• anonymous
What is the discriminant of a quadratic function? What does it tell you about the graph of the function? Be specific.
  • Stacey Warren - Expert
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  • schrodinger
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  • campbell_st
the discriminant for a quadratic \[ax^2 + bx + c = 0\] \[\Delta = b^2 - 4ac\] the discriminant tells you about the number of types of zeros of a quadratic equation there are 3 cases 1. \[\Delta > 0\] the quadratic has 2 unequal real roots... if the discriminant is a square number the roots are real and rational, otherwise there are irrational. 2. \[\Delta = 0\] the roots are real and repeated. This is the case of a perfect square (x +3)^2 = 0 -3 is a repeated root. 3. \[\Delta < 0\] the quadratic has no real roots. The roots are complex numbers... so the parabola is ways positive or always negative... hope it helps
  • anonymous
omg thx your the best
  • Empty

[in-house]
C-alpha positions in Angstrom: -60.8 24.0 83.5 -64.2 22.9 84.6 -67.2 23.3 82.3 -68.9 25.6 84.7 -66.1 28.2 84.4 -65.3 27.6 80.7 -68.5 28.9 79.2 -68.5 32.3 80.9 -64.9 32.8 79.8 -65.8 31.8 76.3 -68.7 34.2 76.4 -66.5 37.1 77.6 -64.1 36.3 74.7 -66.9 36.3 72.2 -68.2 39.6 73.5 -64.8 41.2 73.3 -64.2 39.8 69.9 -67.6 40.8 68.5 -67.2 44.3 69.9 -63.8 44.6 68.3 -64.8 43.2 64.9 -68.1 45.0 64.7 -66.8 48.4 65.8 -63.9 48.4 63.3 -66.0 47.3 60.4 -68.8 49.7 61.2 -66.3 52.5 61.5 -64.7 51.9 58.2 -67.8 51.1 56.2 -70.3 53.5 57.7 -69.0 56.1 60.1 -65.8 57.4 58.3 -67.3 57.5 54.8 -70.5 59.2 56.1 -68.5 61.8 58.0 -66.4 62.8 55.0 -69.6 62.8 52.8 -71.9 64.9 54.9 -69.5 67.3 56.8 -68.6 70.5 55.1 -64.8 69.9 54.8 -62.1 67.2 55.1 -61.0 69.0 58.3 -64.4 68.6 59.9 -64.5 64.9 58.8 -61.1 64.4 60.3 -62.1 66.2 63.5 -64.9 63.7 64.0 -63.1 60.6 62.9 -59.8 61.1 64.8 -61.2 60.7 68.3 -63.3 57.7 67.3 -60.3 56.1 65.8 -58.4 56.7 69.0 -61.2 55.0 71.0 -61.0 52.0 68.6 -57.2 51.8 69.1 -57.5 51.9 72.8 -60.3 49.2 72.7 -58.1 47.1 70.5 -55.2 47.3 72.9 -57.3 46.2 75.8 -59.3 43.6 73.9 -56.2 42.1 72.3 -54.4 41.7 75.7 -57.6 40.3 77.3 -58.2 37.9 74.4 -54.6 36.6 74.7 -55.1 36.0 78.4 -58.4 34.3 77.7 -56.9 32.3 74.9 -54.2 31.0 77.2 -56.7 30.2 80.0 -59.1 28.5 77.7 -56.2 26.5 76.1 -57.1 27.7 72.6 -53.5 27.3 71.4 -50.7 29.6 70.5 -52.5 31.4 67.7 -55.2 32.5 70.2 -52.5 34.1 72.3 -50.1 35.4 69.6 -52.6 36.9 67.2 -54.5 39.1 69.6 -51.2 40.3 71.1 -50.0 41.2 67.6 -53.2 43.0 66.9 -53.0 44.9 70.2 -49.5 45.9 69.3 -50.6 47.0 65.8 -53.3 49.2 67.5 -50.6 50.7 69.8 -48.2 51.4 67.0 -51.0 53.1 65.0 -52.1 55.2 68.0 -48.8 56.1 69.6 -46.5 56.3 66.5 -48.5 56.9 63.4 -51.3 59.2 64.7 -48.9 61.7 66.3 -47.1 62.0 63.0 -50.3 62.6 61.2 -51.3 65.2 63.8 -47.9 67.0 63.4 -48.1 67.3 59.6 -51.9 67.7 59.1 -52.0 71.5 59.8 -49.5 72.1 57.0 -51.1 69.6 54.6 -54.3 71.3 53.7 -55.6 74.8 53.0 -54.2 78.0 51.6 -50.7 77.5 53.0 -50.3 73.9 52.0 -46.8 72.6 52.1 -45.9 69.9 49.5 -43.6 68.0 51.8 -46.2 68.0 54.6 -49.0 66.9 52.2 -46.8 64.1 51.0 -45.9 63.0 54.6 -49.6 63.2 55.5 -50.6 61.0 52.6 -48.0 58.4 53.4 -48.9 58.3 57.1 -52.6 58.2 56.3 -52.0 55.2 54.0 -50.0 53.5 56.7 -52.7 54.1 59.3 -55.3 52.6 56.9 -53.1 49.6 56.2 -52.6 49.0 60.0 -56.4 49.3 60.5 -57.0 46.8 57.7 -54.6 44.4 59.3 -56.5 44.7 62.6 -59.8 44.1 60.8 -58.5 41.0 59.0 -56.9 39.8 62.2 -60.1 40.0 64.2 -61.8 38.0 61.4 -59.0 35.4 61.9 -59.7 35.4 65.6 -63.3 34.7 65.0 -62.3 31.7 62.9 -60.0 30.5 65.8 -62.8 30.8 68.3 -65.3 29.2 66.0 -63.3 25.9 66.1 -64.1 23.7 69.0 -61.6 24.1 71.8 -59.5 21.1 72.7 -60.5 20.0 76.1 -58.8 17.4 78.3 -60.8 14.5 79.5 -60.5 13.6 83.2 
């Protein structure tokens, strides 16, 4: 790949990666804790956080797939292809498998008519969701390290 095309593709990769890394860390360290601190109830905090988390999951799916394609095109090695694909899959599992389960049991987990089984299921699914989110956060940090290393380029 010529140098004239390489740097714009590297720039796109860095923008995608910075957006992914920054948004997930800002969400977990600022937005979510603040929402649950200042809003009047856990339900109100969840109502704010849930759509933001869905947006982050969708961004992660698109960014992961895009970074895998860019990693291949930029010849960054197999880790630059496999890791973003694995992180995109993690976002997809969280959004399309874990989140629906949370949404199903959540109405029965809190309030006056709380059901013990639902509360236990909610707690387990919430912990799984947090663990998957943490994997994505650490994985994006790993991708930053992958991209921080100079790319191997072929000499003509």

The discriminant isn't really that weird of a thing. If you want to solve for when x=0 of this equation: \[ax^2+bx+c=0\] Then we know that we can complete the square on it or memorize this equation for the roots: \[x= \frac{-b \pm \sqrt{b^2-4ac}}{2a}\] So we can see that when \(b^2-4ac\) is a positive number we'll have two roots, \(x= \frac{-b +\sqrt{b^2-4ac}}{2a}\) and \(x= \frac{-b - \sqrt{b^2-4ac}}{2a}\) just like we expect. If \(b^2-4ac\) is equal to zero, then the plus and minus part doesn't give us different answers since +0 and -0 are just zero, see: \(x= \frac{-b \pm 0}{2a} \) So now the only other case is when \(b^2-4ac\) is less than 0, you'll take the square root of a negative number! So depending on if you're familiar with complex numbers or not then that means your answer will have imaginary numbers in it or maybe your teacher just says that no solutions exist since you're only looking for real solutions.

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